And Prepare for Battle
Button Baby sewed himself onto a kite. An angry young boy dipped Button Baby
and swayed and tore up the other kites with the razors embedded in Button Baby’s arms.
When Button Baby’s kite was all alone, the angry young boy sat down and dreamed
he was captain of a sewer excavation party. He took a wrong turn and wound up beneath
an Ancient Aztec village.
“You’ve been warned before,” said the chief.
The angry boy screamed back, “If you weren’t so secular, you’d float.”
Meanwhile Button Baby was having his own dream and it wasn’t very pretty. Some
children were woven into the fabric of their own diapers. Kites were made out of them.
Angry young boys cut them to shreds with embedded razors. Button Baby was kidnapped
by a pack rat and traded for a piece of tinfoil.
The angry young boys were explaining how they were really trying to release the
embedded children from their clothing captors. The mutilations were an accident.
Delirious, Button Baby whispered the name of a well-known plastic surgeon and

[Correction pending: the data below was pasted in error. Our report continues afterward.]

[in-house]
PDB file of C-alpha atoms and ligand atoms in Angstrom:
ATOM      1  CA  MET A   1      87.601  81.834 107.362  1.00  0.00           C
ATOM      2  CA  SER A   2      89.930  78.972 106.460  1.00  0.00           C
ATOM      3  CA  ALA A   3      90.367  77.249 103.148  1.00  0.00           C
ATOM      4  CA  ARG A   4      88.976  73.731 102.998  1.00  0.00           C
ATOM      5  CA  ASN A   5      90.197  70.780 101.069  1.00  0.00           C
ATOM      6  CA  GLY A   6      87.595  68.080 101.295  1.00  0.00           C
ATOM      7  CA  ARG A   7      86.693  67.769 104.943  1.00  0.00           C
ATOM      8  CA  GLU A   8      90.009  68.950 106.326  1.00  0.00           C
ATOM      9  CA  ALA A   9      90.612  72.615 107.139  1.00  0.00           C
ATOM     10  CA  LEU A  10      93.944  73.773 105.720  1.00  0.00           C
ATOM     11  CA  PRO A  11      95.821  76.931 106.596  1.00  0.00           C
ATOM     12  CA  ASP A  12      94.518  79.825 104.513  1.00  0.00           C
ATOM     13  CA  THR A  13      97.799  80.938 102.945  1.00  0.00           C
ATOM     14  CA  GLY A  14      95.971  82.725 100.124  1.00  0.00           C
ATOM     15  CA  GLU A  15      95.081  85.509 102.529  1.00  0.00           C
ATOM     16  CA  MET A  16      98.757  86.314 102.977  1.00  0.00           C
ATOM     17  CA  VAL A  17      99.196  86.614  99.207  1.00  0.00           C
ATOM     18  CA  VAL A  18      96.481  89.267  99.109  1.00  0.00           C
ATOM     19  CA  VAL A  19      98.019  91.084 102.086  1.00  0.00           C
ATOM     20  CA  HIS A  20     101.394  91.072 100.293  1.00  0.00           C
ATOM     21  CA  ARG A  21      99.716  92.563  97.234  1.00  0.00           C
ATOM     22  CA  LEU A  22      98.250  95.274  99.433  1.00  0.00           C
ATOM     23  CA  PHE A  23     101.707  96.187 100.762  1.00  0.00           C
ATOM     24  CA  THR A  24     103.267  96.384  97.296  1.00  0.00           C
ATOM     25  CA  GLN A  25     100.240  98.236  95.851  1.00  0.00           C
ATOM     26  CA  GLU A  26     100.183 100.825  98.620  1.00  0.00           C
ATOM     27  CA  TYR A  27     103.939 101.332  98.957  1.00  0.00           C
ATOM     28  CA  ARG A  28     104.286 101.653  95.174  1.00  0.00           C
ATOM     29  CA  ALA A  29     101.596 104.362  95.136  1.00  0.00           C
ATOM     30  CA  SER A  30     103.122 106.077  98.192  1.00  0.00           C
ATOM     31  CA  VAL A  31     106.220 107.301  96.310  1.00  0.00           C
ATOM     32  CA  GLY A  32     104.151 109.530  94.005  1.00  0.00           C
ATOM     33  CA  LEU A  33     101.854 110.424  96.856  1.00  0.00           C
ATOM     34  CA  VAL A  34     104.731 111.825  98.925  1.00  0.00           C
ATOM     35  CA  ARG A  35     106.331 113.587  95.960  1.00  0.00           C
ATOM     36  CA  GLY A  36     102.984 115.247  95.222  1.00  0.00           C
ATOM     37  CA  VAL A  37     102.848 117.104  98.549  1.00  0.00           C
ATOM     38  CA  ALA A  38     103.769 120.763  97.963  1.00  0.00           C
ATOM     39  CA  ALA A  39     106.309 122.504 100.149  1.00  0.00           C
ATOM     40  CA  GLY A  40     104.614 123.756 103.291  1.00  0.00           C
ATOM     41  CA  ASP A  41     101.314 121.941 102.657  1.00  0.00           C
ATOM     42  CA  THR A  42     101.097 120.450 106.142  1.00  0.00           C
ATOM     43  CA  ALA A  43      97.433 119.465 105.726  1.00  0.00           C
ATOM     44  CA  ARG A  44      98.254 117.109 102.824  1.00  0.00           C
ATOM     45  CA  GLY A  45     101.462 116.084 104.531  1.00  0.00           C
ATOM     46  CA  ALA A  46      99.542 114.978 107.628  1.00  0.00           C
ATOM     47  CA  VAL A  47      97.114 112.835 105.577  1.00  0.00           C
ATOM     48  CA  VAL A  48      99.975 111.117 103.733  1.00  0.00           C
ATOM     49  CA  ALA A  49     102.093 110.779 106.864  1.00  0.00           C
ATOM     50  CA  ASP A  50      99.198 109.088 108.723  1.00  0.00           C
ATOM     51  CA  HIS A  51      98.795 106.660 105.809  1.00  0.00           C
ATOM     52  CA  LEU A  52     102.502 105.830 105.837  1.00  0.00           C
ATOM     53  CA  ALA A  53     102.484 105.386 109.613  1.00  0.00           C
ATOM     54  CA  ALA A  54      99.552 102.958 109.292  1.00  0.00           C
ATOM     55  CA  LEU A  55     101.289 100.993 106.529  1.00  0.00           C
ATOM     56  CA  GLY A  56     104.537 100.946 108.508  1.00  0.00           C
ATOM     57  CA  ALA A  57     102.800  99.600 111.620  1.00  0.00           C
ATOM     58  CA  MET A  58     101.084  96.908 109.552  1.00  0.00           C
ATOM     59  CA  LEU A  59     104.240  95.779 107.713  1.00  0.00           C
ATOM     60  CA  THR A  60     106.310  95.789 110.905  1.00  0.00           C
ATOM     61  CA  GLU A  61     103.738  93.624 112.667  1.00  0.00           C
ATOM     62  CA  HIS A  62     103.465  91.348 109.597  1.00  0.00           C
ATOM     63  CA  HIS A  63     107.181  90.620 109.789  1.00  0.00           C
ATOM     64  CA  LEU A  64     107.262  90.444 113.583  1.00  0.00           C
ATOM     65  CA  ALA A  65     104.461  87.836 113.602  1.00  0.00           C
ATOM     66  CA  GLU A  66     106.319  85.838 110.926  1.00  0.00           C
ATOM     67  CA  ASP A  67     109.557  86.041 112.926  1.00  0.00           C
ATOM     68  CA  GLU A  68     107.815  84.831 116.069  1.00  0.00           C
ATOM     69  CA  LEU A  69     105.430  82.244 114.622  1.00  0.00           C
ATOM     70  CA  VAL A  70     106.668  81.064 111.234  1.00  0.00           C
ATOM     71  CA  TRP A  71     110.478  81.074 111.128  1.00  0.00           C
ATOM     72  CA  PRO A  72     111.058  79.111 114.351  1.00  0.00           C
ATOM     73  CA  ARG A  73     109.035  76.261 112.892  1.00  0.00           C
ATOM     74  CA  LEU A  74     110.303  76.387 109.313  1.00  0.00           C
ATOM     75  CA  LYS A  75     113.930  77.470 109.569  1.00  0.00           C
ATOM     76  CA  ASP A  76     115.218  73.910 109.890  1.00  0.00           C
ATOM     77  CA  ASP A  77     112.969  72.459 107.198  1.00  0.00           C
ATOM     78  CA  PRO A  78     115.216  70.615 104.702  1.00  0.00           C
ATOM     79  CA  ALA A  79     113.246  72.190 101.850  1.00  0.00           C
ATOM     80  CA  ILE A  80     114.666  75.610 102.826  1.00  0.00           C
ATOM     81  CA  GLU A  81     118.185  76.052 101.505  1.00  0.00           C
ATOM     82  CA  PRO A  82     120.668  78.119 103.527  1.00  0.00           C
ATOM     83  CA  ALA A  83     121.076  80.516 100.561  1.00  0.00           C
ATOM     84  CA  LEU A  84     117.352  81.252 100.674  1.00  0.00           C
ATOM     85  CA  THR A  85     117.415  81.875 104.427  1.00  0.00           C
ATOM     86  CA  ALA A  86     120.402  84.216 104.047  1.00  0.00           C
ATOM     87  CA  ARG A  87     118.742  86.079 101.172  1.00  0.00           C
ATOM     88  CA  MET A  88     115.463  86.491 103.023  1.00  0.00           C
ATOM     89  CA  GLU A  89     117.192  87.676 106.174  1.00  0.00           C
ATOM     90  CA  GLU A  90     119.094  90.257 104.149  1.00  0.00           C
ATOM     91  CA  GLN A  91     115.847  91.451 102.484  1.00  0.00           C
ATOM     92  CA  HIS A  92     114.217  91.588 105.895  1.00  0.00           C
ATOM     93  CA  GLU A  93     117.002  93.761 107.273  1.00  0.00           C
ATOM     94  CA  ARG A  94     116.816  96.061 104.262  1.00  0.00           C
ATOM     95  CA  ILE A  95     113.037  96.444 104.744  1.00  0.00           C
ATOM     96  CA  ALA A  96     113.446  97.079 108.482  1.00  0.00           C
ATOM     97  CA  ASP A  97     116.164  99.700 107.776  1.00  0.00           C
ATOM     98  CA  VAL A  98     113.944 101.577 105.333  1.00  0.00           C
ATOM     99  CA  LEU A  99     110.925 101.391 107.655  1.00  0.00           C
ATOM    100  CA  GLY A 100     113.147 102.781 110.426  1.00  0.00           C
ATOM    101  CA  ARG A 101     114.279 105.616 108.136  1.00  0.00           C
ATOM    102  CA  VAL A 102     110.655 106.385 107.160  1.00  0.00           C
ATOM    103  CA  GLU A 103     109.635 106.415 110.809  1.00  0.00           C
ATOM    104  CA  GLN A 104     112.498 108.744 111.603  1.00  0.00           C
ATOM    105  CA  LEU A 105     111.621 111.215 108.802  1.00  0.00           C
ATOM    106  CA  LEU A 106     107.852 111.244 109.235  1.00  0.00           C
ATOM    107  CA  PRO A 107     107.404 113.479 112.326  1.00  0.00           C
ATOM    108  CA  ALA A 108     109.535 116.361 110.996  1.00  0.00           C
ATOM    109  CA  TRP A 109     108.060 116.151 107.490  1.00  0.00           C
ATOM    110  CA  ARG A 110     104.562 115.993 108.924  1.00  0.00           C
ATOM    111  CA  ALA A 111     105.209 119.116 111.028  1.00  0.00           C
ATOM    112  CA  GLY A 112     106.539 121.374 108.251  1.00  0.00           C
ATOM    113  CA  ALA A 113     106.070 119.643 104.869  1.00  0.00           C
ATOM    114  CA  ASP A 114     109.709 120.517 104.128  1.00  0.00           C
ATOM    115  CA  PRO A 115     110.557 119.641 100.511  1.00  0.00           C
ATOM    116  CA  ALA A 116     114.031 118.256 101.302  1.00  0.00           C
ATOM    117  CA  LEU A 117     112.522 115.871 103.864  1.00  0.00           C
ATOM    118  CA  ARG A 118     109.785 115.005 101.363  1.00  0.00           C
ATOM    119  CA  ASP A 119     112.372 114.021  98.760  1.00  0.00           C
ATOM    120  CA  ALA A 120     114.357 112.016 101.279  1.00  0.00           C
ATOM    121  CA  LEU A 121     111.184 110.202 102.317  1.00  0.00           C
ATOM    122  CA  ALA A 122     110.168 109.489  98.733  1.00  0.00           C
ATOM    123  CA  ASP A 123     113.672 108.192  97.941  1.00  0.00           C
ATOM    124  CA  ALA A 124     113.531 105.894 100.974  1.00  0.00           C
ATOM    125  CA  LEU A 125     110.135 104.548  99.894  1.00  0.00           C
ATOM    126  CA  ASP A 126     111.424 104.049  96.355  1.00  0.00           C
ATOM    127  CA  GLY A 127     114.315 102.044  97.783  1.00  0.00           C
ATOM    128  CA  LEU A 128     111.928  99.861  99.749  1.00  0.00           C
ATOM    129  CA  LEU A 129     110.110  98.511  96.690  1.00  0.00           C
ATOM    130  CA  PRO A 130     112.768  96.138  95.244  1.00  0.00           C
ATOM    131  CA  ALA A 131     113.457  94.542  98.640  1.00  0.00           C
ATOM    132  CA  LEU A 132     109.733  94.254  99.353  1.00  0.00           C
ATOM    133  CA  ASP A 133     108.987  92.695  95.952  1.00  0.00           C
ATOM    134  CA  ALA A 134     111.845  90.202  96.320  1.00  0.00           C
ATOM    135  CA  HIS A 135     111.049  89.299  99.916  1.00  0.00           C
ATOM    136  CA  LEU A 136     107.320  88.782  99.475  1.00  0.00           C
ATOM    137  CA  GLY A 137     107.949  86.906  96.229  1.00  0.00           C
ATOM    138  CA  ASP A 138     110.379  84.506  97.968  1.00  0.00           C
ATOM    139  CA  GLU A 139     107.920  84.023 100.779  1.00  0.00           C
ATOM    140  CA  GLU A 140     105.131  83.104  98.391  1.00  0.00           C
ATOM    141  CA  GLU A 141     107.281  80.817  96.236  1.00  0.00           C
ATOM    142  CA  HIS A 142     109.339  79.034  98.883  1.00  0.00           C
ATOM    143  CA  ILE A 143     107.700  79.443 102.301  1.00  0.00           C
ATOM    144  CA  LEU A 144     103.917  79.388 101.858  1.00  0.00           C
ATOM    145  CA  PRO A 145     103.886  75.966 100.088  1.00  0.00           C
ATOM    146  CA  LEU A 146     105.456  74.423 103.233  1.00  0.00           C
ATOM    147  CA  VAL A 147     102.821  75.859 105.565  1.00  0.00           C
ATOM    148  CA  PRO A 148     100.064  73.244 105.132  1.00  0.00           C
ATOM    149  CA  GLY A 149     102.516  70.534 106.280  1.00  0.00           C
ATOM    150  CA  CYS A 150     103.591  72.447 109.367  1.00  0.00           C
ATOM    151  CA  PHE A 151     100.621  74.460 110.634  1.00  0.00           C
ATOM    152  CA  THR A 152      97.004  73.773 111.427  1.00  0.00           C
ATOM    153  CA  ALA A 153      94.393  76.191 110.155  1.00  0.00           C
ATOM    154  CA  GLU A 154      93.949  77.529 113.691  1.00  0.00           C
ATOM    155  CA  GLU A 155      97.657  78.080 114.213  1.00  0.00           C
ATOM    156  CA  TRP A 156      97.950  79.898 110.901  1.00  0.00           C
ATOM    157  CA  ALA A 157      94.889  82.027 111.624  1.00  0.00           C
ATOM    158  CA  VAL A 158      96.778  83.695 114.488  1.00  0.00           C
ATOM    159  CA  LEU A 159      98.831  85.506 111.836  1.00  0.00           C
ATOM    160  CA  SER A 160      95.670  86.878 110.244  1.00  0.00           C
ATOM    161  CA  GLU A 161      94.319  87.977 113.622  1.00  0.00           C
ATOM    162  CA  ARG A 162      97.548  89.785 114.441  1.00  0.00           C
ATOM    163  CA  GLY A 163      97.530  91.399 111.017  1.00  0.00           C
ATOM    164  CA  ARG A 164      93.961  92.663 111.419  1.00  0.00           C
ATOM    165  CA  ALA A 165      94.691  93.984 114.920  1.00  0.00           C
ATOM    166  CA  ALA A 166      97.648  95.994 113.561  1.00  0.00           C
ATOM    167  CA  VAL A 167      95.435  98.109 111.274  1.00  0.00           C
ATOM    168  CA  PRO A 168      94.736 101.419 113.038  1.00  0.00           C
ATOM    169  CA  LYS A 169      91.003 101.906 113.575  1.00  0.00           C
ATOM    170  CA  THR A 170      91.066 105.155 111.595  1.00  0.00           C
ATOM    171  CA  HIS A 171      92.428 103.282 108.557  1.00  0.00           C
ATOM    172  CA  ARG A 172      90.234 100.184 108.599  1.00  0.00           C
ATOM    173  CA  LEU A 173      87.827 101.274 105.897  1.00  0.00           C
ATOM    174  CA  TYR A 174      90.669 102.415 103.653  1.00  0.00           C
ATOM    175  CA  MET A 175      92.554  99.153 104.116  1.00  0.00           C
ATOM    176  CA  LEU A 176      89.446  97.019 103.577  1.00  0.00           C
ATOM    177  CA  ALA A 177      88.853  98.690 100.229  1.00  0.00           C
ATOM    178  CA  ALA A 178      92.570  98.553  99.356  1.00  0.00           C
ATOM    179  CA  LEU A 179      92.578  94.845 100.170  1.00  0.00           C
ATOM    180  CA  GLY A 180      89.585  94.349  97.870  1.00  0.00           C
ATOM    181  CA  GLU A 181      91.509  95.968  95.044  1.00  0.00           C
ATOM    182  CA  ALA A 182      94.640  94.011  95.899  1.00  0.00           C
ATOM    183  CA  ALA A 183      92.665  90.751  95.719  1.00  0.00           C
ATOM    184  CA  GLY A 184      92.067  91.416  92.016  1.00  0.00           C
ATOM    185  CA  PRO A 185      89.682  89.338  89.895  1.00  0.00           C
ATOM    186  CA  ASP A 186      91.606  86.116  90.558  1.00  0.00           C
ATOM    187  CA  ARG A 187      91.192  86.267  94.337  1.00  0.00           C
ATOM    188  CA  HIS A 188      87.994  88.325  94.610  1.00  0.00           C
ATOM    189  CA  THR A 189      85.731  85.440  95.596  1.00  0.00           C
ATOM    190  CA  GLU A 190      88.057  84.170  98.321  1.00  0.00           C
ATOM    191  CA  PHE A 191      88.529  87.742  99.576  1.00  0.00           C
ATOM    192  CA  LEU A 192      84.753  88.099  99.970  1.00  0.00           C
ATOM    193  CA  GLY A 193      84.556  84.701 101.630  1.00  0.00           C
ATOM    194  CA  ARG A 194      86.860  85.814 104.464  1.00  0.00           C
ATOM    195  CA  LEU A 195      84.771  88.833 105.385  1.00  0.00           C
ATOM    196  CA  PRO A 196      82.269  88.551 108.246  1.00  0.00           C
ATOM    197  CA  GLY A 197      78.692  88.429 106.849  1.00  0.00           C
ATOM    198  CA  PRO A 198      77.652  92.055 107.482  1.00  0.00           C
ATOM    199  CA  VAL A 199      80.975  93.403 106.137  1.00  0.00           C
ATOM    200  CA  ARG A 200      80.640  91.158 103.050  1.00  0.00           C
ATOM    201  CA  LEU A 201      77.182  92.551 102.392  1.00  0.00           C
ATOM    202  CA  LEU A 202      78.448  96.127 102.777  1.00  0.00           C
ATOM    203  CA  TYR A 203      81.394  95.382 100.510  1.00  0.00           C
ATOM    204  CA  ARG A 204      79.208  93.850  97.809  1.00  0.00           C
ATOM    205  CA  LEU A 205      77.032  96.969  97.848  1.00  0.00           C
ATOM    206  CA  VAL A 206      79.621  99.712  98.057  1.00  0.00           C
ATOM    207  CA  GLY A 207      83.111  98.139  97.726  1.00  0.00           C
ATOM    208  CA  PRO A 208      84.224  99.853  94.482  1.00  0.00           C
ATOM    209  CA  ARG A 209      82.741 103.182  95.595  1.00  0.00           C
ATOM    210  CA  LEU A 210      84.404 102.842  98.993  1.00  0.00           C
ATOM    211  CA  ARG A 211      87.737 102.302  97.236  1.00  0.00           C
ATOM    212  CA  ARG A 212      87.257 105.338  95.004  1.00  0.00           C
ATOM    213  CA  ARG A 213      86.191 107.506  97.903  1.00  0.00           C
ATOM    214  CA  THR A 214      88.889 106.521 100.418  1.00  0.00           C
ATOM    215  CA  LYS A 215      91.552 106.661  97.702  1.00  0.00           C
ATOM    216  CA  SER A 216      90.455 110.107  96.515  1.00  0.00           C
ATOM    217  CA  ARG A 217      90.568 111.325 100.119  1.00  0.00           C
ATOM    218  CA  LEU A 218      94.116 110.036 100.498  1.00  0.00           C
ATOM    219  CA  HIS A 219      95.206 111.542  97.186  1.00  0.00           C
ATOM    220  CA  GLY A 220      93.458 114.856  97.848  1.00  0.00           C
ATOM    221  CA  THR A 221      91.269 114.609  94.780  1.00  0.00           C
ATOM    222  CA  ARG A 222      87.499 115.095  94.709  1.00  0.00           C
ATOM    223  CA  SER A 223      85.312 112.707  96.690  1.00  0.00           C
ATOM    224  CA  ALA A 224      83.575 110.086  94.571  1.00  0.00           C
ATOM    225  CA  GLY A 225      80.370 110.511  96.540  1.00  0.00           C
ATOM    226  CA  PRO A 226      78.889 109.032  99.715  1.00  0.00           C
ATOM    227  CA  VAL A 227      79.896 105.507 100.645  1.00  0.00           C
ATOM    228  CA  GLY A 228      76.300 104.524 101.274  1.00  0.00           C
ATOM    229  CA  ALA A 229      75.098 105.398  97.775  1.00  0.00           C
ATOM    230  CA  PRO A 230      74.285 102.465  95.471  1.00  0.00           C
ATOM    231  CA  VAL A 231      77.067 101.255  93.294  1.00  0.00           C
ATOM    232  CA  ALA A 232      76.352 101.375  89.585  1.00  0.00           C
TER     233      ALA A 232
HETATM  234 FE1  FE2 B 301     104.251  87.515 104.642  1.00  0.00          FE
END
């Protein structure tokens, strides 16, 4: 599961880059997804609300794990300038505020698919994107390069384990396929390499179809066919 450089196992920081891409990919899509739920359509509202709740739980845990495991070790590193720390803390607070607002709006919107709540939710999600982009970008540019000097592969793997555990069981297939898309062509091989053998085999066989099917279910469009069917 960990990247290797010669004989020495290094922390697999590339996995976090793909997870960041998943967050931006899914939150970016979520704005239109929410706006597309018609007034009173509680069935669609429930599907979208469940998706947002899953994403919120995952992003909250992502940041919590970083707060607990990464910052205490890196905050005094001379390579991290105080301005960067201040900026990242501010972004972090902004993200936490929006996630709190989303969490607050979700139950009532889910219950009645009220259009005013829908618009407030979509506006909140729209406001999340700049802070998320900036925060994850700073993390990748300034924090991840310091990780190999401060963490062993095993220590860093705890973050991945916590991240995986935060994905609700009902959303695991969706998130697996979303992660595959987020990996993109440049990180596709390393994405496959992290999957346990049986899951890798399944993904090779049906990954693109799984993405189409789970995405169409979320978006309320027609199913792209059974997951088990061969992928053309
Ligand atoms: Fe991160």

said, “I don’t think I’ll want to stay here after I’ve been over there.”
His weapons were useless now. It made him want to fight.
Fiction. Modern Abstract Fables.
(First edition, hardcover with dustjacket, 524 pages, $36.50 USD.)
Tunneling to the Moon: A Psychological Gardener’s Book of Days draws from fairy tales, a condescending of a 1938 Social Studies reader for 6th grade, an 1890 handbook on marital compatibility, numerous annoying educational advancement studies, the myths and legends of third-world countries and minority peoples, pulp fiction, a history of carnival side shows, folktales, frequent conversations with Crows, Owls and a wide variety of underground inhabitants, insects and the people who collect them, Joseph Cornell, Günter Eich, Russell Edson, the French Surrealist poets, the Quay Brothers, letterpress printing, and the author’s inability to channel his imagination linearly.
Begin from the beginning, catch up, read daily. Just refer to the Burrow Guide.